By 1957, Gibson had made the final major change to the Les Paul as we know it today - the humbucking pickup, or humbucker. Gibson then developed the Tune-o-Matic bridge and separate stop tailpiece, an adjustable non-vibrato design that has endured. The earliest models had a combination bridge and trapeze-tailpiece design that was deemed unsuitable by Les Paul himself. Features of the Les Paul included a mahogany body with a carved maple top (much like a violin) and contrasting edge binding, two single-coil "soapbar" pickups, a 24¾" scale mahogany neck with a more traditional glued-in "set" neck joint, binding on the edges of the fretboard, and a tilt-back headstock with three tuners to a side.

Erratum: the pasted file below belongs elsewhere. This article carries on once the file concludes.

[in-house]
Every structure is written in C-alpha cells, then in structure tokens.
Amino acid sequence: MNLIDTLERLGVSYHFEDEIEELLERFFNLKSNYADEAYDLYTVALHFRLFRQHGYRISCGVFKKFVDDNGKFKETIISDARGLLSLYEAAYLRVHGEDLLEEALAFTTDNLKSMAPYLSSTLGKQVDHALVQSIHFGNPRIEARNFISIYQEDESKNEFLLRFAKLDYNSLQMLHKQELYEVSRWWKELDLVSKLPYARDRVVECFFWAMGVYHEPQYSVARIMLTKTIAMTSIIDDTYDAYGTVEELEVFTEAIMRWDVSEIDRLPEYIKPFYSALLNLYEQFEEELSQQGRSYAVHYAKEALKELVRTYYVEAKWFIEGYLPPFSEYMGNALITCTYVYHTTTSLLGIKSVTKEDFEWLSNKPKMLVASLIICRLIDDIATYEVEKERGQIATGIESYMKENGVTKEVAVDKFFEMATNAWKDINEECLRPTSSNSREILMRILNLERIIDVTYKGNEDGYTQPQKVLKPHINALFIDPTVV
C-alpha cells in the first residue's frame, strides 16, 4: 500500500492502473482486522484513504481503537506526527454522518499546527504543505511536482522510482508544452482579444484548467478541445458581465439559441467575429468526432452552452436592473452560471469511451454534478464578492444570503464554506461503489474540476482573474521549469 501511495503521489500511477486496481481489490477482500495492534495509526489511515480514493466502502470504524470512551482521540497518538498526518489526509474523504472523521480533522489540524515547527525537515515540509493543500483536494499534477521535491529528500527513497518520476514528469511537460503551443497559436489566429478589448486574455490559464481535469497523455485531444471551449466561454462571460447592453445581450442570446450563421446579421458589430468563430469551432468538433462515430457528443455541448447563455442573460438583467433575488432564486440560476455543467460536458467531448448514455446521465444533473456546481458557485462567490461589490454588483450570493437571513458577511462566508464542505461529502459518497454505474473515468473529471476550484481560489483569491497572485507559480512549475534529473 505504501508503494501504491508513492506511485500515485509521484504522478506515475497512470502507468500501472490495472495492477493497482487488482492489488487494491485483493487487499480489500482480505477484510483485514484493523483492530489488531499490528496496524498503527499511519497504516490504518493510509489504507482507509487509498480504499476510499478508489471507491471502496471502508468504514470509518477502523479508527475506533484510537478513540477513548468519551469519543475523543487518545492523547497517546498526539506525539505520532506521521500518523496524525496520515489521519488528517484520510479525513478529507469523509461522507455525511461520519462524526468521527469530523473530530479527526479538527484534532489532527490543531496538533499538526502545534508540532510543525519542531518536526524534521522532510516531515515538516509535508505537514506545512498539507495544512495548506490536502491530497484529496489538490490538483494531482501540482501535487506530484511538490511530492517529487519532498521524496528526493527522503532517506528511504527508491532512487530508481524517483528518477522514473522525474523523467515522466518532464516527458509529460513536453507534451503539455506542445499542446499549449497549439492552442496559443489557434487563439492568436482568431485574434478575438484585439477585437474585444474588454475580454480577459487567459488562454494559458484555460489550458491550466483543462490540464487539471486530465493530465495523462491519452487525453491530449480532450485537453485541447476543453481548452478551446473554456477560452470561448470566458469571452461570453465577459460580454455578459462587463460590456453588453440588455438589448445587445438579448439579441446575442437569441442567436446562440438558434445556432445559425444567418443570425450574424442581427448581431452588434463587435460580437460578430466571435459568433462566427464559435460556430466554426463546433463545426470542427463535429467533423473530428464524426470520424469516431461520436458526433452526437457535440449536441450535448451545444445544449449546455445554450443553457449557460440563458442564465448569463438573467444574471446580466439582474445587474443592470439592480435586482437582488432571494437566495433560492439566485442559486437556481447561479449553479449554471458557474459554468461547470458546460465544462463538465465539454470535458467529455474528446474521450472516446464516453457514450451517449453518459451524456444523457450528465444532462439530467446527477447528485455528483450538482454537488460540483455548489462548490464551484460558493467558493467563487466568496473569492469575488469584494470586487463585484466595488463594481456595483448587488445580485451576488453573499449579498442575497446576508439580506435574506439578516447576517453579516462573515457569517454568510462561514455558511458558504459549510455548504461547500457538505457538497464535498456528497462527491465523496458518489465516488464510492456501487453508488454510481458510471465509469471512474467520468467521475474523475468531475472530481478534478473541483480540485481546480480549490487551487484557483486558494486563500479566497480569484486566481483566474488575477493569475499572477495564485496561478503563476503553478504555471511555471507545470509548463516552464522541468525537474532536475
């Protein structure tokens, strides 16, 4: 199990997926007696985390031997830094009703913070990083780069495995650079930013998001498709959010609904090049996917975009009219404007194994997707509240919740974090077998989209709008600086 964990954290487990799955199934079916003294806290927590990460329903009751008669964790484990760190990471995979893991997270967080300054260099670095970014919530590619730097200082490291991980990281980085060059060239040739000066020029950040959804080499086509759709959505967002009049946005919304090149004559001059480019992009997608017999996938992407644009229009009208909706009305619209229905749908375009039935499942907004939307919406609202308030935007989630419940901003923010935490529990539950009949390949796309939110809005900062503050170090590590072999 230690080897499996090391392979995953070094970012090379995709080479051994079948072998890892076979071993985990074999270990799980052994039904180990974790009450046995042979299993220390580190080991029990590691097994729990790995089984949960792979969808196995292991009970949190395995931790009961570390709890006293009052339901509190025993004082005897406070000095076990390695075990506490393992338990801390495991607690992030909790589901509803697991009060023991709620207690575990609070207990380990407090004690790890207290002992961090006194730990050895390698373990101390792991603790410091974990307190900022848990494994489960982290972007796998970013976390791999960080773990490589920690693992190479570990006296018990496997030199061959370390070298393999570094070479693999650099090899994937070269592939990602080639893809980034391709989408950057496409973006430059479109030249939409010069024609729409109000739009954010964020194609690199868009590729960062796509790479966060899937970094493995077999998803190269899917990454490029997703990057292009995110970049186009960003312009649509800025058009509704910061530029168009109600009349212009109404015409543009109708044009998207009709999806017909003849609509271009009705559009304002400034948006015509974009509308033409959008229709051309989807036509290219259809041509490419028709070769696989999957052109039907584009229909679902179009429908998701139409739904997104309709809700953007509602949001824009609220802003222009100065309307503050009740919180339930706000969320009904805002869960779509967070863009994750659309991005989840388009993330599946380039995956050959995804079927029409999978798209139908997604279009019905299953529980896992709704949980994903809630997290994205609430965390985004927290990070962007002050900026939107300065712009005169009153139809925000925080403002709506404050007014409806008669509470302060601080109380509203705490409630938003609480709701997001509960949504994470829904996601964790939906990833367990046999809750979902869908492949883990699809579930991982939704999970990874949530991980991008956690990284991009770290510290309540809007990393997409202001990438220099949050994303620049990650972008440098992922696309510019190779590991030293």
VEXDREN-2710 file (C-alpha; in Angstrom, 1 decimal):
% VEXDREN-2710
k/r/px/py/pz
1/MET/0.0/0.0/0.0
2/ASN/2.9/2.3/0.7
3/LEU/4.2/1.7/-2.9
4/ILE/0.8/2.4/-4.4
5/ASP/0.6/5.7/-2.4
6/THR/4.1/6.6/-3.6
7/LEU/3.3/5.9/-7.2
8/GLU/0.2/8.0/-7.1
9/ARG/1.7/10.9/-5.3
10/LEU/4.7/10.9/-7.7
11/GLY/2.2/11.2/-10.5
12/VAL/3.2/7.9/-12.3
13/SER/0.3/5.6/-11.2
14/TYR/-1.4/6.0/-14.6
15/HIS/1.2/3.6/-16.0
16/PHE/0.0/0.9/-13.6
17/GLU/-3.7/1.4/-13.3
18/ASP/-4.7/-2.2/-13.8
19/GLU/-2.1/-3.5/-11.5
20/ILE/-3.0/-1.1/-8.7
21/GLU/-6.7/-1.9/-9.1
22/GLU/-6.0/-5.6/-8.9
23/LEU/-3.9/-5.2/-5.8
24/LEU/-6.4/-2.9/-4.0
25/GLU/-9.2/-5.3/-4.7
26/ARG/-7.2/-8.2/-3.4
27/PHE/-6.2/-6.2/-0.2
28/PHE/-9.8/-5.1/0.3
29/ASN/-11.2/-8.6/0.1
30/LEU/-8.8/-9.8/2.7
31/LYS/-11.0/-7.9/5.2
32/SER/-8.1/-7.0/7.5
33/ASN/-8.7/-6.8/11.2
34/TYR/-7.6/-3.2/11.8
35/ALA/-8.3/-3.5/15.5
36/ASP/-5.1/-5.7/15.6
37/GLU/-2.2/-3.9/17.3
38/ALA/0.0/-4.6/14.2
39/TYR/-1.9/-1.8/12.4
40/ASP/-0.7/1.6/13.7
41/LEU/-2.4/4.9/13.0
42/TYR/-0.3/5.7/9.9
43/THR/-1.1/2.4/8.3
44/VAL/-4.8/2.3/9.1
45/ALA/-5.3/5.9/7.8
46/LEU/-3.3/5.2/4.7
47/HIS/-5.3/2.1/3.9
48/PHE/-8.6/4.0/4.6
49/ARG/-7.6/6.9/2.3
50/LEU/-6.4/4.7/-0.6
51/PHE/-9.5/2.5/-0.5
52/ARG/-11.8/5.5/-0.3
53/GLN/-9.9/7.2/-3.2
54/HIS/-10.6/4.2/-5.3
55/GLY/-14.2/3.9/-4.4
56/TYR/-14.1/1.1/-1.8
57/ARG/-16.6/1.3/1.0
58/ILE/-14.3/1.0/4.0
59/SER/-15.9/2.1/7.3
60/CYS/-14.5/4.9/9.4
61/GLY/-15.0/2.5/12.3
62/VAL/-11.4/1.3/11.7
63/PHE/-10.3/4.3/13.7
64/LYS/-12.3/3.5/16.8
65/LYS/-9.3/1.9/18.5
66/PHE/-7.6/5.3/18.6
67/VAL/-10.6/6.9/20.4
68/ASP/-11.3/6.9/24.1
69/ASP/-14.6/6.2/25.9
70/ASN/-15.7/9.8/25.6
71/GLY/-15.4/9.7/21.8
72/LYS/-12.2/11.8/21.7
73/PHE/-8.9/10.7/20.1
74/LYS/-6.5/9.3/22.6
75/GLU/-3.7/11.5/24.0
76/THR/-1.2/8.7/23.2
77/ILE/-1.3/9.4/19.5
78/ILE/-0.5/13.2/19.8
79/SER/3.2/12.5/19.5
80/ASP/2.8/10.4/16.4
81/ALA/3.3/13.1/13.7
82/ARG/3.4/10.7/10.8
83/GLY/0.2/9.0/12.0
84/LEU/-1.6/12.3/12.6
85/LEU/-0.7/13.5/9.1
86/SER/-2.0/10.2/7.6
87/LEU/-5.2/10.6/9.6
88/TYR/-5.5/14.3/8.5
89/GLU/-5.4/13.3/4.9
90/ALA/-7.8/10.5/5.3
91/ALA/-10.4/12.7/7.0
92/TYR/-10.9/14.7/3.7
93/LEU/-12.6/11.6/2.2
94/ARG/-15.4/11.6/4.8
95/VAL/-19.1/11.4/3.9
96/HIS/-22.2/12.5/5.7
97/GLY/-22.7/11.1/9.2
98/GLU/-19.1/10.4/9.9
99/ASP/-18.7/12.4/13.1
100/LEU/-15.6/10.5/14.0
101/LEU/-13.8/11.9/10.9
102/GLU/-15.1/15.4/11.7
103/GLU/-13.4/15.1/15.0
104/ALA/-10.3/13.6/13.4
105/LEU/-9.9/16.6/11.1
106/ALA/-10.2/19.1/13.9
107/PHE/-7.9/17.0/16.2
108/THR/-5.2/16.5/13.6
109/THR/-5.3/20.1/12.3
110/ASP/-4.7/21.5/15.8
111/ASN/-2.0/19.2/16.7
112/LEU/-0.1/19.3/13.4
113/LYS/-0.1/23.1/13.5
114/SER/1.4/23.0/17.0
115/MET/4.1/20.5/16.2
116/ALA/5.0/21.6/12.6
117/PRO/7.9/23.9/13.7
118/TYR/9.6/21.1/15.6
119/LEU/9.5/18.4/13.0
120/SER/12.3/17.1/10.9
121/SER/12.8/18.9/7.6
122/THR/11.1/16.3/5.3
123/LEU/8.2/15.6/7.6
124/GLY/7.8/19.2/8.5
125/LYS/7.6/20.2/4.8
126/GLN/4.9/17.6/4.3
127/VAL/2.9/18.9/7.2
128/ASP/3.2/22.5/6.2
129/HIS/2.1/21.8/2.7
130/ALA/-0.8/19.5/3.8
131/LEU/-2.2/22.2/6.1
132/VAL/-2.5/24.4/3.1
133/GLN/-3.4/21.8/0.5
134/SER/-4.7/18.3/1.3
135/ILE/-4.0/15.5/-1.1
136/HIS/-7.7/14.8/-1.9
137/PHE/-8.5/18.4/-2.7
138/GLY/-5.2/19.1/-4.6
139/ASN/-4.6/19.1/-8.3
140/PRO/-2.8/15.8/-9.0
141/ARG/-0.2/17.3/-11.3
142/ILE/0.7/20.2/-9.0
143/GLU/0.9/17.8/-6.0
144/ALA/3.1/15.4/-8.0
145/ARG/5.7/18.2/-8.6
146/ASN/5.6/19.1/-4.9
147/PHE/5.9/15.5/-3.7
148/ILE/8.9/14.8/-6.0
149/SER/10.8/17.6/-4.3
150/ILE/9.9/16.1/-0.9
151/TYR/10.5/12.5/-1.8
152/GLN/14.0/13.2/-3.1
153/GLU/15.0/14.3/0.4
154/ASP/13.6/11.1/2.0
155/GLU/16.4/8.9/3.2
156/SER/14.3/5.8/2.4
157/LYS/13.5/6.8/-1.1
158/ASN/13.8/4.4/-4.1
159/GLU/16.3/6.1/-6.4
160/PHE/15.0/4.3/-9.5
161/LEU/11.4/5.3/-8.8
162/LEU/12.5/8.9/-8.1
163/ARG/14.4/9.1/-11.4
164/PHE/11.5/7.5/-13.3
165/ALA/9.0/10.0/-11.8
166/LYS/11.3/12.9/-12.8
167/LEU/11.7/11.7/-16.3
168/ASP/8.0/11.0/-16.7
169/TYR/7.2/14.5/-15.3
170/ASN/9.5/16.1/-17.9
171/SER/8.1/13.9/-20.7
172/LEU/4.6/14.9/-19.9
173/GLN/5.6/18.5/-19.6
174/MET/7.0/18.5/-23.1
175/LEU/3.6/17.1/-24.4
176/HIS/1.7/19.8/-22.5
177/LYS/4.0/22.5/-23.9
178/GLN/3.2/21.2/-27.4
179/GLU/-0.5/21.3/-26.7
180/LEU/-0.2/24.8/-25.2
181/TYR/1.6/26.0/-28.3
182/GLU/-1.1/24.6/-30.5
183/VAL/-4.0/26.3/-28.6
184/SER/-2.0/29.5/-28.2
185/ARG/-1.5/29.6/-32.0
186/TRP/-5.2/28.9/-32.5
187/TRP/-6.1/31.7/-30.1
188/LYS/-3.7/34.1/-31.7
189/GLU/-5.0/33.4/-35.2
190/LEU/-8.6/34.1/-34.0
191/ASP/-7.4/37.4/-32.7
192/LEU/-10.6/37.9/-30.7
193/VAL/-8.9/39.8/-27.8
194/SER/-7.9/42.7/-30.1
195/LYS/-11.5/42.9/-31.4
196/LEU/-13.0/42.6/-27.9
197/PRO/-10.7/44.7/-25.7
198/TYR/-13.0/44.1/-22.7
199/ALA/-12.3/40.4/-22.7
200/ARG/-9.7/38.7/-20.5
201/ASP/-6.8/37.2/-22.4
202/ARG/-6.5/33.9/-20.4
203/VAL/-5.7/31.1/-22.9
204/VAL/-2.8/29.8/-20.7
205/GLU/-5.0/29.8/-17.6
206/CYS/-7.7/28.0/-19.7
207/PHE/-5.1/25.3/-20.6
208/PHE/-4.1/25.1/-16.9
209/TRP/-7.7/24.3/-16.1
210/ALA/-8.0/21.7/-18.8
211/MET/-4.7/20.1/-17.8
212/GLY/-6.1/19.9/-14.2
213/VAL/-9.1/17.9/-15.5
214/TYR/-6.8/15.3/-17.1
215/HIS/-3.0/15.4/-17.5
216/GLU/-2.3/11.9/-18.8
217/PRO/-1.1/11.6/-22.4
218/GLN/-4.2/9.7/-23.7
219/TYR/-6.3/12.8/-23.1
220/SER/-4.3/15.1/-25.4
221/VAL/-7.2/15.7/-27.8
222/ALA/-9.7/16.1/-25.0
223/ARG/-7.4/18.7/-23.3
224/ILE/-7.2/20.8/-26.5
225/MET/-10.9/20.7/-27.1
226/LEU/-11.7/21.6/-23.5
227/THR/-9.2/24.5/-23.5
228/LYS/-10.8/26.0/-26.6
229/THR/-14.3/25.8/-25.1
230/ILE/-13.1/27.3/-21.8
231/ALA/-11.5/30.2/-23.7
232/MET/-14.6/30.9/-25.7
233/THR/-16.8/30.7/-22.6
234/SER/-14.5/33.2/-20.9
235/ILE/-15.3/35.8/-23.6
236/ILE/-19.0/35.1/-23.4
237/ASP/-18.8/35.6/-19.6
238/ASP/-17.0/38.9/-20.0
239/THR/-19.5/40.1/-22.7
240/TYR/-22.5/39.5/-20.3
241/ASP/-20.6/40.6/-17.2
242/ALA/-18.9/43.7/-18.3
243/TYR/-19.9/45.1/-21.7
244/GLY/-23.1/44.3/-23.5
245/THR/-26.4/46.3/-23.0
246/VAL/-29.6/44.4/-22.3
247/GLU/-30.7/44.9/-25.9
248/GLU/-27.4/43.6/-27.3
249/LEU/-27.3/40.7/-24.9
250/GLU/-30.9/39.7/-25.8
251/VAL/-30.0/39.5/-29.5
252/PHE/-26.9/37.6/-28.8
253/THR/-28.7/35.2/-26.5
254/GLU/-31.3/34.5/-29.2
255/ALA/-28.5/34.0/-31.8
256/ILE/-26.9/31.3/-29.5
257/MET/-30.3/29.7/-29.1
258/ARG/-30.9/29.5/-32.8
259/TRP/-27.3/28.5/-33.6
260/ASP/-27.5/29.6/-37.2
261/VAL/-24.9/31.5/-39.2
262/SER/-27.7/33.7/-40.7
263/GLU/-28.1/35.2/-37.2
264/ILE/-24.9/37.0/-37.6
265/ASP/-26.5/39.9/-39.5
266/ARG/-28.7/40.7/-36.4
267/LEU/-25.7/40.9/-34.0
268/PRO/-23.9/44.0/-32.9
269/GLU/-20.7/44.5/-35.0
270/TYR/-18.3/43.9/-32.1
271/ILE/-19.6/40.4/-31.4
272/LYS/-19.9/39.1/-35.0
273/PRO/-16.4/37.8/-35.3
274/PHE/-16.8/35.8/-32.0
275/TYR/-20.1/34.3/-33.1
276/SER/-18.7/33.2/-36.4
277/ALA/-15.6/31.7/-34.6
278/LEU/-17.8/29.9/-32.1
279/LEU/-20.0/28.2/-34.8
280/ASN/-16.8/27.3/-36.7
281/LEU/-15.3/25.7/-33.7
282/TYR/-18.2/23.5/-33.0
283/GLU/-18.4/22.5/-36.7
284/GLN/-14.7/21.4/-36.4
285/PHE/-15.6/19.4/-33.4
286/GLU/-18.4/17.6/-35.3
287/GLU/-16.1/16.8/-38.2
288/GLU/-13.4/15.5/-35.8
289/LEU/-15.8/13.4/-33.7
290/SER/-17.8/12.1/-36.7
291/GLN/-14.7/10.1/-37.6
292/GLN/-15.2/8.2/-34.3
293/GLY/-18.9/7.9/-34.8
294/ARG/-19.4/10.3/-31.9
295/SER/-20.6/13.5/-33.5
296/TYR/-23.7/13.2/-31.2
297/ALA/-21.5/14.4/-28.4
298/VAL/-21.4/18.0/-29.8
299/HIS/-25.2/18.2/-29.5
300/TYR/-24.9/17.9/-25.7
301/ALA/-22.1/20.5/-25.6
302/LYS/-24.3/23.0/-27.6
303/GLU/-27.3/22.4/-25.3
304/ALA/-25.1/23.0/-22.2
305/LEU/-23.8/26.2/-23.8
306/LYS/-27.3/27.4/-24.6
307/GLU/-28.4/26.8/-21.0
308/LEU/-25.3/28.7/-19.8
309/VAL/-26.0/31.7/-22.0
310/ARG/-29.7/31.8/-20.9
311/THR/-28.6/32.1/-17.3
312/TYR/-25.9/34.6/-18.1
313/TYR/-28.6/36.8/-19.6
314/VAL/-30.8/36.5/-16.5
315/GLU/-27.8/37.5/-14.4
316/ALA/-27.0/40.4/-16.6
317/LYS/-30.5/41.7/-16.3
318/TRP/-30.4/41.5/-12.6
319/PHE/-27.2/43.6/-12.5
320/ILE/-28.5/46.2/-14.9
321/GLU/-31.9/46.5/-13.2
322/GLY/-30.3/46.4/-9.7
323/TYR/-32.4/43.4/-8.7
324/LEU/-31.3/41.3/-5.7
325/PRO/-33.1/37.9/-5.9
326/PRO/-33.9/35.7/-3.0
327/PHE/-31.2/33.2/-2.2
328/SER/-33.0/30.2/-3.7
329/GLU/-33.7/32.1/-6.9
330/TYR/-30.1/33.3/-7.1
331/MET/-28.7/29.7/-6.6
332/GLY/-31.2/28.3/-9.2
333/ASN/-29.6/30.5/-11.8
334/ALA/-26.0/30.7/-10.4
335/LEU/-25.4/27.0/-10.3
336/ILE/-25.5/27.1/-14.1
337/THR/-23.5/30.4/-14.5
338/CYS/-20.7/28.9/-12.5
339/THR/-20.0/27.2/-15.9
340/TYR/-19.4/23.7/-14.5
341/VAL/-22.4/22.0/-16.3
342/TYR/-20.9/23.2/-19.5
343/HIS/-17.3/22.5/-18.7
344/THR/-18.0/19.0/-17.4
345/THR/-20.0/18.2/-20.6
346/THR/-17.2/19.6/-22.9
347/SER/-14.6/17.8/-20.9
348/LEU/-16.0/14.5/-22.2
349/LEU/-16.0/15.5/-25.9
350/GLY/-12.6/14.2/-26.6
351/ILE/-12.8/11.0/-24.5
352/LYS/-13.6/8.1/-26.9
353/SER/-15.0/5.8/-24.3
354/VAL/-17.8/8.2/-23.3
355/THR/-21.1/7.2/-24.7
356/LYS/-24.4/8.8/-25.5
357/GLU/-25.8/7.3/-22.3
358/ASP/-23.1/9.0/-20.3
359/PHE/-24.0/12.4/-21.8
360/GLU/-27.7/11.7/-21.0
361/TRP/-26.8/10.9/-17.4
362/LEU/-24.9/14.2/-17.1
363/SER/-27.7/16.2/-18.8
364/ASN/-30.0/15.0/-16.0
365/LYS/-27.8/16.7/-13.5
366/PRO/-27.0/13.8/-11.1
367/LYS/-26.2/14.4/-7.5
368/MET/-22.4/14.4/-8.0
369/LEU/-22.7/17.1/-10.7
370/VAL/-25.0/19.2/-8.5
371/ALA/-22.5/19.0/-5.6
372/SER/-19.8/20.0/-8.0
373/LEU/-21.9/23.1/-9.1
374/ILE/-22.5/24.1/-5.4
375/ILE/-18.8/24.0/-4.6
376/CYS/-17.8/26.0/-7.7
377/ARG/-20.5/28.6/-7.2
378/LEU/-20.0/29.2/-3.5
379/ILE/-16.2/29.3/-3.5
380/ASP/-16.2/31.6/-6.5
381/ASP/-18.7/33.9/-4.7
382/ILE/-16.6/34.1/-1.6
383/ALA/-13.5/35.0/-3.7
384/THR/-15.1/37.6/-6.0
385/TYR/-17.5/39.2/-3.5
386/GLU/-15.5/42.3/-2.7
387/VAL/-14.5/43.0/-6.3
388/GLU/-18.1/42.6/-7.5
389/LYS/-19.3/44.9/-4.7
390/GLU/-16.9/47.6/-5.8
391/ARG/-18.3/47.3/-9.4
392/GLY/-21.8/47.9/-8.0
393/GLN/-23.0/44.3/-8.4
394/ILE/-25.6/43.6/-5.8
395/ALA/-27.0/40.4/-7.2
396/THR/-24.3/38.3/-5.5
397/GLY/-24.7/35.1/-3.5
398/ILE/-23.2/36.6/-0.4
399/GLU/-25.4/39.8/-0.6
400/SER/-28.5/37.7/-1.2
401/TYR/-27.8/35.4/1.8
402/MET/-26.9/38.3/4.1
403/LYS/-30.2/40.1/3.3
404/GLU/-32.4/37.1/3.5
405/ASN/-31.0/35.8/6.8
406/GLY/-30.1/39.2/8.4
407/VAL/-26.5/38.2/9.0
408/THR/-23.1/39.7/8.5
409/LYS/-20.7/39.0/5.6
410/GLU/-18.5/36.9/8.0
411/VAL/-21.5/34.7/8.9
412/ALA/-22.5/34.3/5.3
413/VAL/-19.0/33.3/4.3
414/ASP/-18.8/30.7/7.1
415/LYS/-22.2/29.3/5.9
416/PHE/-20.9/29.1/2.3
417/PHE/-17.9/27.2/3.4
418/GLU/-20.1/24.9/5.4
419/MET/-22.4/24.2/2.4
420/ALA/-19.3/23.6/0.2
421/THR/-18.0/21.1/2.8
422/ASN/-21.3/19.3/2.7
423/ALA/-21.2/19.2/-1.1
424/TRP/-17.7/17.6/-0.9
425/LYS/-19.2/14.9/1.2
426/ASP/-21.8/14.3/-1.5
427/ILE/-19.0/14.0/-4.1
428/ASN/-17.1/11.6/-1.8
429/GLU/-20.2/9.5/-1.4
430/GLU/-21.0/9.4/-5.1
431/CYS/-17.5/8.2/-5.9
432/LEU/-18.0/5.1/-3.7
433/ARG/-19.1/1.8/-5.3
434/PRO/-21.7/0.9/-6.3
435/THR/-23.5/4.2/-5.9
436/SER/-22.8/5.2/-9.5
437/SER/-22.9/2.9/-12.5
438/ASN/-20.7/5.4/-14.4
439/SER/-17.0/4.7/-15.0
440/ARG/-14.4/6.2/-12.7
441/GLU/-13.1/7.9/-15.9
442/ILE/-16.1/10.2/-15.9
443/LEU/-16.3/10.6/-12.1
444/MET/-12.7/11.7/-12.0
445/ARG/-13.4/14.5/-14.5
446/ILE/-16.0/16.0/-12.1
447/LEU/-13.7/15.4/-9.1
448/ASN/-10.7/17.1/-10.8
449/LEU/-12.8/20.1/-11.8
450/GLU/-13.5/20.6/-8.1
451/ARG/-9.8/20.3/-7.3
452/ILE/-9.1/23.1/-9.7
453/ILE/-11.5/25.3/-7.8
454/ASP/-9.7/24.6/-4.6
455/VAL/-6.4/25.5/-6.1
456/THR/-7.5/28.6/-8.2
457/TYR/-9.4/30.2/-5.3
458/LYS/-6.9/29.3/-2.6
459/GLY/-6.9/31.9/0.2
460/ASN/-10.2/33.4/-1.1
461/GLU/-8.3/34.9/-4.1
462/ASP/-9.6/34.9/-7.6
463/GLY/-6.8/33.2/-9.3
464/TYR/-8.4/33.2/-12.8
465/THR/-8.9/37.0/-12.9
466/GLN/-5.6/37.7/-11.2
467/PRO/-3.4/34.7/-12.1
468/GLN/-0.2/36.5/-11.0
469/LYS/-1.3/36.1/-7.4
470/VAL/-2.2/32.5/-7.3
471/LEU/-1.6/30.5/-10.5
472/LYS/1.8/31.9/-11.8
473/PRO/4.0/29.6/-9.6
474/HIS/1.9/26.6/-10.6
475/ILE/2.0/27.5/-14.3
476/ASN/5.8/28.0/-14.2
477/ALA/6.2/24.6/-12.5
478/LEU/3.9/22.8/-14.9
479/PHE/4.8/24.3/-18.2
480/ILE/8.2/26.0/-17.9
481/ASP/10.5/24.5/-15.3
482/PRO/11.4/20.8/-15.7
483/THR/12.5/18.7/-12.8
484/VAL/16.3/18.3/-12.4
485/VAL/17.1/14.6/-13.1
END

In apparent response to the Telecaster, Gibson introduced the first Gibson Les Paul solidbody guitar in 1952, designed at least in part with input from Les Paul. Gibson, like many guitar manufacturers, had long offered semi-acoustic guitars with pickups, and previously rejected Les Paul and his "log" electric in the 1940s. Rickenbacher (later spelled Rickenbacker, pronounced Rickenbocker) offered a solid Bakelite electric guitar beginning in 1935 that, when tested by vintage guitar researcher John Teagle, reportedly sounded quite modern and aggressive. His "log" guitar, so called because it consisted of a simple rectangular block of wood with a neck attached to it, was generally considered to be the first of its kind until recently, when research through old trade publications and with surviving luthiers and their families revealed many other prototypes, and even limited production models, that fit our modern conception of an 'electric guitar.' At least one company, Audiovox, built and may have offered an electric solid-body as early as the mid-1930s.